Radico Khaitan, in fact, came up with a press release in March to stress it is doing well: "Rampur from the house of Radico Khaitan has received an overwhelming response from single malt whiskey consumers of the country. After earning huge international acclaim, the brand sold 50 per cent of the placed stock within four weeks of its entry into the domestic market."
Satpal Chaudhry,Chief Operating Officer at Khoday India Photograph by Sudhir Damerla
Satpal Chaudhry, Chief Operating Officer at Khoday India, says the company's management decided to produce single malt in 2008. The bottling started in 2018. "It is a 10-year journey. Swamy Khoday, who is the executive director, was asked by his elder brother before his death to bring out the best single malt in India. I can now say we have the most wonderful single malt whiskey in India," he says. Khoday has two variations as of now. Peter Scot Single Malt Black, which is sold in India, and Khoday Single Malt Black Whiskey, which will be launched in Canada, the US, Australia, and Dubai.
Mohan Meakin's single malt Solan Gold is currently available only in Himachal Pradesh. Vinay Mohan, Director at Mohan Meakin, says the whiskey has been received well.
the older players, meanwhile, are ageing like wine. Both Amrut and Paul John have been dishing out innovative and luxurious single malts nearly every year. You only have to type #AmrutFever on Twitter to figure out what's going on - Amrut's fans span from Sweden to Toronto. What keeps the company ahead? "Since this is a family-owned company, there is a lot of scope for innovation," says Rakshit Jagdale, Managing Director of Amrut Distilleries.
Amrut Distilleries was established in 1948 by Rakshit's grandfather, Radhakrishna Jagdale, as a blending and bottling unit. In the early 1950s, the company started distilling rum and by 1972, it had started distilling grape brandy. The distillation of malt whiskey began in 1979.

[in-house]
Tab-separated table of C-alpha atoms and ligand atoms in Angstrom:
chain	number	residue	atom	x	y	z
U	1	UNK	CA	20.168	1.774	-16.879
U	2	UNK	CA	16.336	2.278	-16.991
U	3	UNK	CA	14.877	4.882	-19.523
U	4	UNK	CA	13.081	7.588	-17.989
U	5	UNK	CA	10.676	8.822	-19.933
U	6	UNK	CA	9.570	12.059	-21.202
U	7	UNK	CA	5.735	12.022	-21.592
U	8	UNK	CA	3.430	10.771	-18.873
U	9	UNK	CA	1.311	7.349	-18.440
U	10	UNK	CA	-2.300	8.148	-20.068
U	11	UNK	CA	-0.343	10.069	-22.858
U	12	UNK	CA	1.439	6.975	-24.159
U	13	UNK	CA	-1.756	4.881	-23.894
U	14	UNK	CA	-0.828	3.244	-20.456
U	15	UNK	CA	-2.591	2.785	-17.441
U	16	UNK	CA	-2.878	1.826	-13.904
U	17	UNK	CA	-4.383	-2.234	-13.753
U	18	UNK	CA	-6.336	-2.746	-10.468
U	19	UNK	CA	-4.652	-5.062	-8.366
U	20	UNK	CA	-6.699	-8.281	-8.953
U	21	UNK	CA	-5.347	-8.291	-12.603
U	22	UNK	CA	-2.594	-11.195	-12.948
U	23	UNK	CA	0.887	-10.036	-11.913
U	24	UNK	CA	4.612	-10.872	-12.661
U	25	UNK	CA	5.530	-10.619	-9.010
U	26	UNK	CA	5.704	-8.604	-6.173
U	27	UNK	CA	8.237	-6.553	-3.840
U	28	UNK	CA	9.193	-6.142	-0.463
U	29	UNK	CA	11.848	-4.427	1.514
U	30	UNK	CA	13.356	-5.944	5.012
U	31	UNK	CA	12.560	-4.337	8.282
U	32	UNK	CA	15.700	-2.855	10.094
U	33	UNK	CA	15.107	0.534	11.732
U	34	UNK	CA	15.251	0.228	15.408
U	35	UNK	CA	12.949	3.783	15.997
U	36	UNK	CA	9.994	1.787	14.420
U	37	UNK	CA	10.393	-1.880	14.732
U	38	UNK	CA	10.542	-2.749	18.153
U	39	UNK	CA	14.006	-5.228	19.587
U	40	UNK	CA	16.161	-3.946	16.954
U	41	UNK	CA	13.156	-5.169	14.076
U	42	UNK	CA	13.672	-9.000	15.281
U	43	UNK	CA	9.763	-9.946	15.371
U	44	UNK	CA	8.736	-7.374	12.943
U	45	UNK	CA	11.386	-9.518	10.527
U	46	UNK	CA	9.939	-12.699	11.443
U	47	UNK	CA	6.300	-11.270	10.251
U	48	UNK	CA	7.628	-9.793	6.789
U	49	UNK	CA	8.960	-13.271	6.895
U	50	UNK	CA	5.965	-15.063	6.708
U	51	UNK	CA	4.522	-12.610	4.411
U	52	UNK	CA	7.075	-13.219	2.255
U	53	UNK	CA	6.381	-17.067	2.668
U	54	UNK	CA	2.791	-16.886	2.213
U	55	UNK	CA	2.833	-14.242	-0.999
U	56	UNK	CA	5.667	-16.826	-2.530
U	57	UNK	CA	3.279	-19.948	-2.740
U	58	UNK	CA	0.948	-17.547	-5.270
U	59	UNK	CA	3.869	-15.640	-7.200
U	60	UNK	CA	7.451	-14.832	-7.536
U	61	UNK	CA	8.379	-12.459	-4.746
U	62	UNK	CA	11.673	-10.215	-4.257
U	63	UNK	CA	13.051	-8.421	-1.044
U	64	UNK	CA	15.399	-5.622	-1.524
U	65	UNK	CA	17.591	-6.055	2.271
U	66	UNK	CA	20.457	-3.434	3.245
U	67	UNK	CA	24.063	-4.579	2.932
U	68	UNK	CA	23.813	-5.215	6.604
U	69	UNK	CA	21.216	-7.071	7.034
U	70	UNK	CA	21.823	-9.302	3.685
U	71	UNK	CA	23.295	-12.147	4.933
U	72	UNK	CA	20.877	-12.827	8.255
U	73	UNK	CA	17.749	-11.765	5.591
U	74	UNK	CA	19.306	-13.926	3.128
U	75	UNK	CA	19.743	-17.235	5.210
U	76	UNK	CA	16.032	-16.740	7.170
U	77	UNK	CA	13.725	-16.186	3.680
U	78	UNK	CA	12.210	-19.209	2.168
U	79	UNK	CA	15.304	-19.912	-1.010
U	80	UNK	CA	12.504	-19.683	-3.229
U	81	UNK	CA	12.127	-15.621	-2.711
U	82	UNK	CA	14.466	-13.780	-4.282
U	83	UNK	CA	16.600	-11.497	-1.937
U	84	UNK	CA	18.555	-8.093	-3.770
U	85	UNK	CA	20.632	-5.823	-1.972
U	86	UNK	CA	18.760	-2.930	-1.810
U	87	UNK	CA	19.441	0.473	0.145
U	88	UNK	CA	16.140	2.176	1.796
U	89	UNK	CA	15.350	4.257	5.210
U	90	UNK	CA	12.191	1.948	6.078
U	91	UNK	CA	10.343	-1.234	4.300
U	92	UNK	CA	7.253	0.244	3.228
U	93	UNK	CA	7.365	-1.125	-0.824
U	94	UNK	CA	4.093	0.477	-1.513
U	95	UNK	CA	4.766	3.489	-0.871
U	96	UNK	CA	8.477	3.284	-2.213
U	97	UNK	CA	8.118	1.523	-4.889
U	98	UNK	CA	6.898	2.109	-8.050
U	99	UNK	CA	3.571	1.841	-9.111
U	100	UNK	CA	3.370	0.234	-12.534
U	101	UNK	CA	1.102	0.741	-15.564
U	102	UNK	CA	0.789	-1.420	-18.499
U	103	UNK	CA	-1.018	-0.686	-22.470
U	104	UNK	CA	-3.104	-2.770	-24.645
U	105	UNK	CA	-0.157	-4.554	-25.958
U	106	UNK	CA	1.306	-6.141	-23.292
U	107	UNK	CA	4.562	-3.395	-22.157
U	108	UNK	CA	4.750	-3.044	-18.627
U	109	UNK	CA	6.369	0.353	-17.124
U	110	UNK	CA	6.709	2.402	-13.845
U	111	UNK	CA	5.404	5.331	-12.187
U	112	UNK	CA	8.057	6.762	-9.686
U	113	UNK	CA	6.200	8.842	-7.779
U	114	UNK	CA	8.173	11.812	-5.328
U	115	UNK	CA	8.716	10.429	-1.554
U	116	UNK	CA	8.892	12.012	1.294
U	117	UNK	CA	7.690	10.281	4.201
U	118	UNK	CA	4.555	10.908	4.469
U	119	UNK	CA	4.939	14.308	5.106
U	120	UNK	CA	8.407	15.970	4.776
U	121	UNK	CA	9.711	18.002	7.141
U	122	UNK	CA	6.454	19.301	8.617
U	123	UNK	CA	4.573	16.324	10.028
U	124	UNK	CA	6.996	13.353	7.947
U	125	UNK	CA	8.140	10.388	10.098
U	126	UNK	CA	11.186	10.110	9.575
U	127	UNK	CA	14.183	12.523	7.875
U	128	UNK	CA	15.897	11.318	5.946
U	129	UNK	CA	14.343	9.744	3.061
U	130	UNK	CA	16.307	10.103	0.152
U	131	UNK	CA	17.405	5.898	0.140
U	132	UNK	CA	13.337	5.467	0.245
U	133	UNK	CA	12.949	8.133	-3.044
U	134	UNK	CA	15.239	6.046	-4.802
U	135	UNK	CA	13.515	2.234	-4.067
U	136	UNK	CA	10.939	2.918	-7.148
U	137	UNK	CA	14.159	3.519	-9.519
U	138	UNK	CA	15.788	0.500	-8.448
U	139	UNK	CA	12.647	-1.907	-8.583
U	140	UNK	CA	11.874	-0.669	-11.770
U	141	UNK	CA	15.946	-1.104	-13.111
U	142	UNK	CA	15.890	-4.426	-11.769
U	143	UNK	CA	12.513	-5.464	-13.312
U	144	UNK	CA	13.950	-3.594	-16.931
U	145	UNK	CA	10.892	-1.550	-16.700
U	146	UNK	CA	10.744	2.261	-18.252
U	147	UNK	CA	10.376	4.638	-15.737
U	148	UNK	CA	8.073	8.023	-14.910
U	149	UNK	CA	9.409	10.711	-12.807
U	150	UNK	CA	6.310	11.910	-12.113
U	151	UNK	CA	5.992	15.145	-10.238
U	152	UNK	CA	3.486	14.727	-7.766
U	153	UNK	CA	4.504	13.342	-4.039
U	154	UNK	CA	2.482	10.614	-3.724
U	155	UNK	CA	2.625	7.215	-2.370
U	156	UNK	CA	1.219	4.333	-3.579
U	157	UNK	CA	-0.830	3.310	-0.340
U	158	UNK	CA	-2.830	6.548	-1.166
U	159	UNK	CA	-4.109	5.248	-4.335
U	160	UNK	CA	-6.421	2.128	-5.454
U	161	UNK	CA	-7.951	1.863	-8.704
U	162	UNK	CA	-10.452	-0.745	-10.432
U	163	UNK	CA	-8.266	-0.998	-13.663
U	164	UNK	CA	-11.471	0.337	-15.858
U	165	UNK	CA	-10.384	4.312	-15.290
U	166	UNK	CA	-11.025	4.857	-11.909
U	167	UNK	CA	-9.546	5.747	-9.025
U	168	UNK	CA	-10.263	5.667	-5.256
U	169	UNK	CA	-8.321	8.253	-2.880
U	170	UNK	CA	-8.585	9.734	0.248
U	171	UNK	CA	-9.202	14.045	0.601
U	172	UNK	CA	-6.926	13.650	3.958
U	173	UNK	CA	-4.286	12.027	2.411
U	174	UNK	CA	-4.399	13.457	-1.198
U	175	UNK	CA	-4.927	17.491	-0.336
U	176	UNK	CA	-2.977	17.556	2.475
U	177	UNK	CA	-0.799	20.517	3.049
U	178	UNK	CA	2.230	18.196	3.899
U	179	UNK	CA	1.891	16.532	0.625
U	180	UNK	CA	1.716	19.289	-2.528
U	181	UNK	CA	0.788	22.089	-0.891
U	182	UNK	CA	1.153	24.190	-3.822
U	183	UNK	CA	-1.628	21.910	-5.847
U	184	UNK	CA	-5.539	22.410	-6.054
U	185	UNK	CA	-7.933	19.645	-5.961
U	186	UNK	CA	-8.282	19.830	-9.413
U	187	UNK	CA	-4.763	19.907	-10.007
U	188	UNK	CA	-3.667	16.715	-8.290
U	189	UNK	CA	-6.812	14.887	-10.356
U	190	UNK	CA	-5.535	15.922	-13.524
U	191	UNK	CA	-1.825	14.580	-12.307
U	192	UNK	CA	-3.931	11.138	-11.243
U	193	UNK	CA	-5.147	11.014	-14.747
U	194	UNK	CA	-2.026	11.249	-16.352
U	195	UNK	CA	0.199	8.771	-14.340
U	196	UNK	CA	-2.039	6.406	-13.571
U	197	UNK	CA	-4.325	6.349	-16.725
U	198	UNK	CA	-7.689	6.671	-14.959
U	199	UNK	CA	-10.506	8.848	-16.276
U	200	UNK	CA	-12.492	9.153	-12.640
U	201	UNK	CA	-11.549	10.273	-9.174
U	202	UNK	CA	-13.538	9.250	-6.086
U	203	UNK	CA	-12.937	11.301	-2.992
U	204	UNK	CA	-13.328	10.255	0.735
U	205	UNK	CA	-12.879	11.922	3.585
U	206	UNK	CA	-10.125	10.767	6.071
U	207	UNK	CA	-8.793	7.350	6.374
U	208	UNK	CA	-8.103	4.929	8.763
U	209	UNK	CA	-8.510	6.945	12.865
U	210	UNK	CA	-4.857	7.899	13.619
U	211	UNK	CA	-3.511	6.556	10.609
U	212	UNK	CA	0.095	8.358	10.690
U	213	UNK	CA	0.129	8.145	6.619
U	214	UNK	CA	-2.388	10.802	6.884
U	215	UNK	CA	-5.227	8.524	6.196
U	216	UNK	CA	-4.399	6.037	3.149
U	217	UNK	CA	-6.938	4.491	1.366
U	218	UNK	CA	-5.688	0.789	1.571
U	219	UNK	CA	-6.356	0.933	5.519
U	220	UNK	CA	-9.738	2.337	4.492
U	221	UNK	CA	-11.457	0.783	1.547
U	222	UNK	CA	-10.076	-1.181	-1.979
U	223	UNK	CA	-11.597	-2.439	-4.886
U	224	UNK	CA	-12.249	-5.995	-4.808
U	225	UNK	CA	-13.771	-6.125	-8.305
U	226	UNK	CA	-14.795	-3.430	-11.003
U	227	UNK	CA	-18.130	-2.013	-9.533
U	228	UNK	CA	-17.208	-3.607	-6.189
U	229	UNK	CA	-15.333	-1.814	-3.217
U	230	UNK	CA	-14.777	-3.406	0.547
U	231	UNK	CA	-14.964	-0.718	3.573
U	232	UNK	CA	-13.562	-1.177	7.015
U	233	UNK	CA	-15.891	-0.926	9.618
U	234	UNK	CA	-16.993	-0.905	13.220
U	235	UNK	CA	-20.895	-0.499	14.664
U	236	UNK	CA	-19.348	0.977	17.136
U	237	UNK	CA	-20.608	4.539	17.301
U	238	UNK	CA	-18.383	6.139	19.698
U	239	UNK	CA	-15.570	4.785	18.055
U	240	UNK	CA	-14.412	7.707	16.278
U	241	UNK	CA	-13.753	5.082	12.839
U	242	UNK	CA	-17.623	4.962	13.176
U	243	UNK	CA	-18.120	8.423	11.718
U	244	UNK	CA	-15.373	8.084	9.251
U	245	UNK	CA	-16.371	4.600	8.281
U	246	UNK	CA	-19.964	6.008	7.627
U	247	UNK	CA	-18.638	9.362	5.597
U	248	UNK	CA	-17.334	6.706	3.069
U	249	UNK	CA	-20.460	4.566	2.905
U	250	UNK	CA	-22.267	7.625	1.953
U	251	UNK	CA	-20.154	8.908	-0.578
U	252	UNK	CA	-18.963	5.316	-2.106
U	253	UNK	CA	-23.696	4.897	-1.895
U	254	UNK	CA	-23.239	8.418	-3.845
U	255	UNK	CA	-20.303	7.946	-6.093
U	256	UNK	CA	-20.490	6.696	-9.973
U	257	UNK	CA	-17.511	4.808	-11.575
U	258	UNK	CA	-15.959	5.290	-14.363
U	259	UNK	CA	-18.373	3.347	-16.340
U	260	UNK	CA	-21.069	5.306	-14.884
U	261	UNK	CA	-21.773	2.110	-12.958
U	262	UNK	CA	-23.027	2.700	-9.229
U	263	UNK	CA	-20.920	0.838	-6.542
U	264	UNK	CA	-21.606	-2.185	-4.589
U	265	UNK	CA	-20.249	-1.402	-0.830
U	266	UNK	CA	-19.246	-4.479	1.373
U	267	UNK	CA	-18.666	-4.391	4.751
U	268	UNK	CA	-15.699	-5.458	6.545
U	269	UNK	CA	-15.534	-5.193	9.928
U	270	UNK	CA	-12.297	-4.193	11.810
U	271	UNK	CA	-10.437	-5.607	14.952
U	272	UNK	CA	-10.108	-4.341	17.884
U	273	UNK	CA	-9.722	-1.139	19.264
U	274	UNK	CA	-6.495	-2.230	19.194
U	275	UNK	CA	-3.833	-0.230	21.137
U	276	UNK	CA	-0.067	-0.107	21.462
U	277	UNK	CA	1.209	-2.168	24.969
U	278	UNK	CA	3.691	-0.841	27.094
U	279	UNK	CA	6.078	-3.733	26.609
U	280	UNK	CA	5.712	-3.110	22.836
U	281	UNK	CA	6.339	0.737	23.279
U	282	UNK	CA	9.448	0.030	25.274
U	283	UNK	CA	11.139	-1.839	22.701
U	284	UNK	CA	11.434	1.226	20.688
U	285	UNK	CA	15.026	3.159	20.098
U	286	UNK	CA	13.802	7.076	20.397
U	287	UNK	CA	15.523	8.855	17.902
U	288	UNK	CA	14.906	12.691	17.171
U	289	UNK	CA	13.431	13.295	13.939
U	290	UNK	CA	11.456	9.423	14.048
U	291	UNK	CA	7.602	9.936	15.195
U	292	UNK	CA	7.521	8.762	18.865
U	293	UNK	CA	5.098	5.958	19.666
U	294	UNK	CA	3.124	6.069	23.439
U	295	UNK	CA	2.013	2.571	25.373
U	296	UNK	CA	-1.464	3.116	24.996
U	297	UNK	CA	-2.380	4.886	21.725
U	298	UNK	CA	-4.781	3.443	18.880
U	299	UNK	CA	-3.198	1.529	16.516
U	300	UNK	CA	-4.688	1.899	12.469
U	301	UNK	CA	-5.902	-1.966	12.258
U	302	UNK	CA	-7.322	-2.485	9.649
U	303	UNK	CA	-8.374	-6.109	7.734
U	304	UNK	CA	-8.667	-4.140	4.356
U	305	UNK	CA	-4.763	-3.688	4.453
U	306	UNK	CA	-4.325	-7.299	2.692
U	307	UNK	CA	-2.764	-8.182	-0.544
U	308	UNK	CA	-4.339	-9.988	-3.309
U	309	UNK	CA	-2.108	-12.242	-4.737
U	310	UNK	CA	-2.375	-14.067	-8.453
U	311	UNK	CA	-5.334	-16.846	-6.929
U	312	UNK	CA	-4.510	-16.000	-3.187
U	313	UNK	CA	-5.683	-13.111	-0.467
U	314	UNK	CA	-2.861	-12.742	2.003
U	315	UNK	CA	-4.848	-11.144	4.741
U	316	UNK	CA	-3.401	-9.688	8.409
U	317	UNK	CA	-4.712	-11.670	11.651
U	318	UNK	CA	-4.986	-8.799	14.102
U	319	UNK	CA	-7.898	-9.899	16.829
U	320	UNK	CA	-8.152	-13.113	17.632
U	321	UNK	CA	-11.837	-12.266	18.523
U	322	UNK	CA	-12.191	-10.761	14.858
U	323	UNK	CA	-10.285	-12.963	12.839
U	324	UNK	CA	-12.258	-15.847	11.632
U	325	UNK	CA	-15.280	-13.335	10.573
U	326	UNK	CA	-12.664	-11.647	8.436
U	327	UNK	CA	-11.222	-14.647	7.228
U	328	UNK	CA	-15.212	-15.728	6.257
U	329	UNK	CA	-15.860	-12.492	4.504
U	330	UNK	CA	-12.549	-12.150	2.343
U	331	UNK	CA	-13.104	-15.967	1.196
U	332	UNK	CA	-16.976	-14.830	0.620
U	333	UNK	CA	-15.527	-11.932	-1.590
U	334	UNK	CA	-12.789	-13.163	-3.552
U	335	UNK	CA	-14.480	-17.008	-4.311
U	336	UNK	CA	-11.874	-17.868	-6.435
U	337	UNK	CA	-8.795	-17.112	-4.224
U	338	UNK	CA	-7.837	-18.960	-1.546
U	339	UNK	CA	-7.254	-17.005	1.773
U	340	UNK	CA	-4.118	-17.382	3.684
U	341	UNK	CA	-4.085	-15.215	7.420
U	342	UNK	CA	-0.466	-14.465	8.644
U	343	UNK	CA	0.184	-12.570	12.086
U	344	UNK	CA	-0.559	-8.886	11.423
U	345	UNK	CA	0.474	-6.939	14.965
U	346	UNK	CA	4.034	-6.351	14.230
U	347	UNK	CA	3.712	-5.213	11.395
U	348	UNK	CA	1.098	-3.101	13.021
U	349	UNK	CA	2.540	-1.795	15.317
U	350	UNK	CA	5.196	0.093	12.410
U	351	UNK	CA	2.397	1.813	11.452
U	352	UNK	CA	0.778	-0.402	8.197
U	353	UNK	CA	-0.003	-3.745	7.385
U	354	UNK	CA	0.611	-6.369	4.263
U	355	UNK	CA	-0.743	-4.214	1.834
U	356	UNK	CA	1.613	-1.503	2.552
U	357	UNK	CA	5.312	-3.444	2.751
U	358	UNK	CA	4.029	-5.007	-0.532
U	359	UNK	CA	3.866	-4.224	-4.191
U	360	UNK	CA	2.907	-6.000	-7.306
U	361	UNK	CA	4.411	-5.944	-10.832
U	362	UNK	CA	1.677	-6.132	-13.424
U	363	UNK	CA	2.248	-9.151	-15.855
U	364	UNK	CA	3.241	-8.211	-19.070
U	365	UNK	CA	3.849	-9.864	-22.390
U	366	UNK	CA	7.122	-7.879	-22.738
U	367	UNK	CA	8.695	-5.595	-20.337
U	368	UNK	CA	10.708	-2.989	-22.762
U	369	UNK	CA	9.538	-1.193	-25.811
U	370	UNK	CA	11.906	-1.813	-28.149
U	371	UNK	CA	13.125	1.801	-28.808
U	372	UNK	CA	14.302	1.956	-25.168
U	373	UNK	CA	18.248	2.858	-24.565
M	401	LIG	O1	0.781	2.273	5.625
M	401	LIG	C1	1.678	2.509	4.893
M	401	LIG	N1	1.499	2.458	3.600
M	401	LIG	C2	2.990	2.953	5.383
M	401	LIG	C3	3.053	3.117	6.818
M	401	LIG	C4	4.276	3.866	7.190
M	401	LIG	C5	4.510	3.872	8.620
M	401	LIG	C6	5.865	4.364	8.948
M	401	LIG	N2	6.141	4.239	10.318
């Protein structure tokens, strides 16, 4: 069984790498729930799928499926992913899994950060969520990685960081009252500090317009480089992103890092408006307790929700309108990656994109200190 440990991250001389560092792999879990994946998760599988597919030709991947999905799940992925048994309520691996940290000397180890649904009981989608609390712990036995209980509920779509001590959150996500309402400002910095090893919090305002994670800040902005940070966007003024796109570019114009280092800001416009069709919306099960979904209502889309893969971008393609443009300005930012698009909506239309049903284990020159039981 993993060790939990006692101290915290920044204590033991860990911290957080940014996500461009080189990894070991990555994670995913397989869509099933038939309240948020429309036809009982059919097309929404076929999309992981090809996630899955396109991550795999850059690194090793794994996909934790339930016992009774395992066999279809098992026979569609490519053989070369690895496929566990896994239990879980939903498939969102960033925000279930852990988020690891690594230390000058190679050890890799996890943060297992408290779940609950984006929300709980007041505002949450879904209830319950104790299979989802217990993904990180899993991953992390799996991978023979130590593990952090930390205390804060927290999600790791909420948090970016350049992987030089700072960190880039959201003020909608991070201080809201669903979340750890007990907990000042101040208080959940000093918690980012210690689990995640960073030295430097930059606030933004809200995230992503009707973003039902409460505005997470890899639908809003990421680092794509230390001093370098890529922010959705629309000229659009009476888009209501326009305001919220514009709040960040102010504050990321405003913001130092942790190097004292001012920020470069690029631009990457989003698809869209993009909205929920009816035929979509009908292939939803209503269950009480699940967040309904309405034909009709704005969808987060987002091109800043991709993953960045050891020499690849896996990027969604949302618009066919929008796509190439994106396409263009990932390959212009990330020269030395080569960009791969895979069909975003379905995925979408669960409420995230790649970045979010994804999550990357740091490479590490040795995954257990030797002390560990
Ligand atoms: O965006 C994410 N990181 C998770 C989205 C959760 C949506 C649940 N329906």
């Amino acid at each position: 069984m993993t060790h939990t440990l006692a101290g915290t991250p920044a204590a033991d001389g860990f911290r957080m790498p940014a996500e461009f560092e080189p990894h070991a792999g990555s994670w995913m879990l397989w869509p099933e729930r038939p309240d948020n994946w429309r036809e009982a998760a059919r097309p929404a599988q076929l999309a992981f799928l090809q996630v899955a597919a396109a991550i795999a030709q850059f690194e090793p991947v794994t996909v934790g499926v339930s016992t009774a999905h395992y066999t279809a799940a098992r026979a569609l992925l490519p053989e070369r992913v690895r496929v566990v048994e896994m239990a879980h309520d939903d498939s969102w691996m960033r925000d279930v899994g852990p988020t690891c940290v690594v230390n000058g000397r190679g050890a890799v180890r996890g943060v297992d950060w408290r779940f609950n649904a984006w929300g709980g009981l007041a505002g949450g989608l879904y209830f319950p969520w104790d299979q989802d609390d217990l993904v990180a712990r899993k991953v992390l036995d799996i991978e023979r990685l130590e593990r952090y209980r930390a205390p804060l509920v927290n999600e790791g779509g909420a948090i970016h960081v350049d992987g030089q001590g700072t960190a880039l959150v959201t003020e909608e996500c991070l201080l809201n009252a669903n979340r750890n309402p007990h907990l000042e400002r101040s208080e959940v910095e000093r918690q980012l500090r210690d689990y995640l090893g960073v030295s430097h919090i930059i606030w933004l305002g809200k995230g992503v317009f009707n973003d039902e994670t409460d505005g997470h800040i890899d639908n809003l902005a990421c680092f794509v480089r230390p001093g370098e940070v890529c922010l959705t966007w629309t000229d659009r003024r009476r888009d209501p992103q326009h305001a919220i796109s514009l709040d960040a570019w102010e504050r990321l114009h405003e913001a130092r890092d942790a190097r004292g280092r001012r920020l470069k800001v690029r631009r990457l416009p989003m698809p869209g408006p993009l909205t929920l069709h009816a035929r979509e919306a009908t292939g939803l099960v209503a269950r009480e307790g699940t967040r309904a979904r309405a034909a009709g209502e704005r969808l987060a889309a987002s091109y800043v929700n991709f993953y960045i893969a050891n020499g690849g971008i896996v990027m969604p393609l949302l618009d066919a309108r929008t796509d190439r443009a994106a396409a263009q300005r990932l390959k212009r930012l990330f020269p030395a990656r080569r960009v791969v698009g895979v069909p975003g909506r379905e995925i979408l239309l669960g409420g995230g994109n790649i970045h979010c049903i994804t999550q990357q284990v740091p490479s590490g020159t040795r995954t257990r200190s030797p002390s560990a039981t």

Ask Jagdale about some of his most luxurious liquids and he cites Amrut Spectrum, a special edition single malt. Whiskeys are usually matured in one wood barrel and then transferred to another barrel for the "finish". However, in a first, his distillery made a cask of multiple wood planks - planks were used from the oak of America, France, Spain, as well as sherry.
"Whiskey was matured in contact with multiple wood simultaneously. This was launched in 2015, in international markets," says Jagdale. Spectrum's alcohol strength was 50 per cent and it retailed for about $150 a bottle.
There is also the Amrut Herald that was bottled in an island that hardly trades. Heligoland is a small archipelago off the German coast. Amrut, however, shipped whiskey barrels to the island and had it hand bottled, invoiced and shipped back to mainland Europe. "The liquid was classic single malt. It was aged for 6.5 years. Climatic conditions influence whiskey. Maturing in different altitudes and places was the experiment here," says Jagdale.
Paul John Mars Orbiter was John Distilleries' tribute to India making "her mark on the space frontier". The tipple "proffers intense and dramatic aromas of peat tinged with orange peel and sweet barley". The distillery also produces a special "Christmas Edition". The 2018 edition was matured in ex-bourbon (the cask previously held bourbon whiskey) and finished in Ollorosso (a Spanish sherry) cask for a shorter period. "It has a little bit of peat. It is like taking a bite off a lovely Christmas cake," says John Distilleries' Heemanshu Ashar.
For luxe Indian whiskey makers, the world is their cake. They want to grab more of it.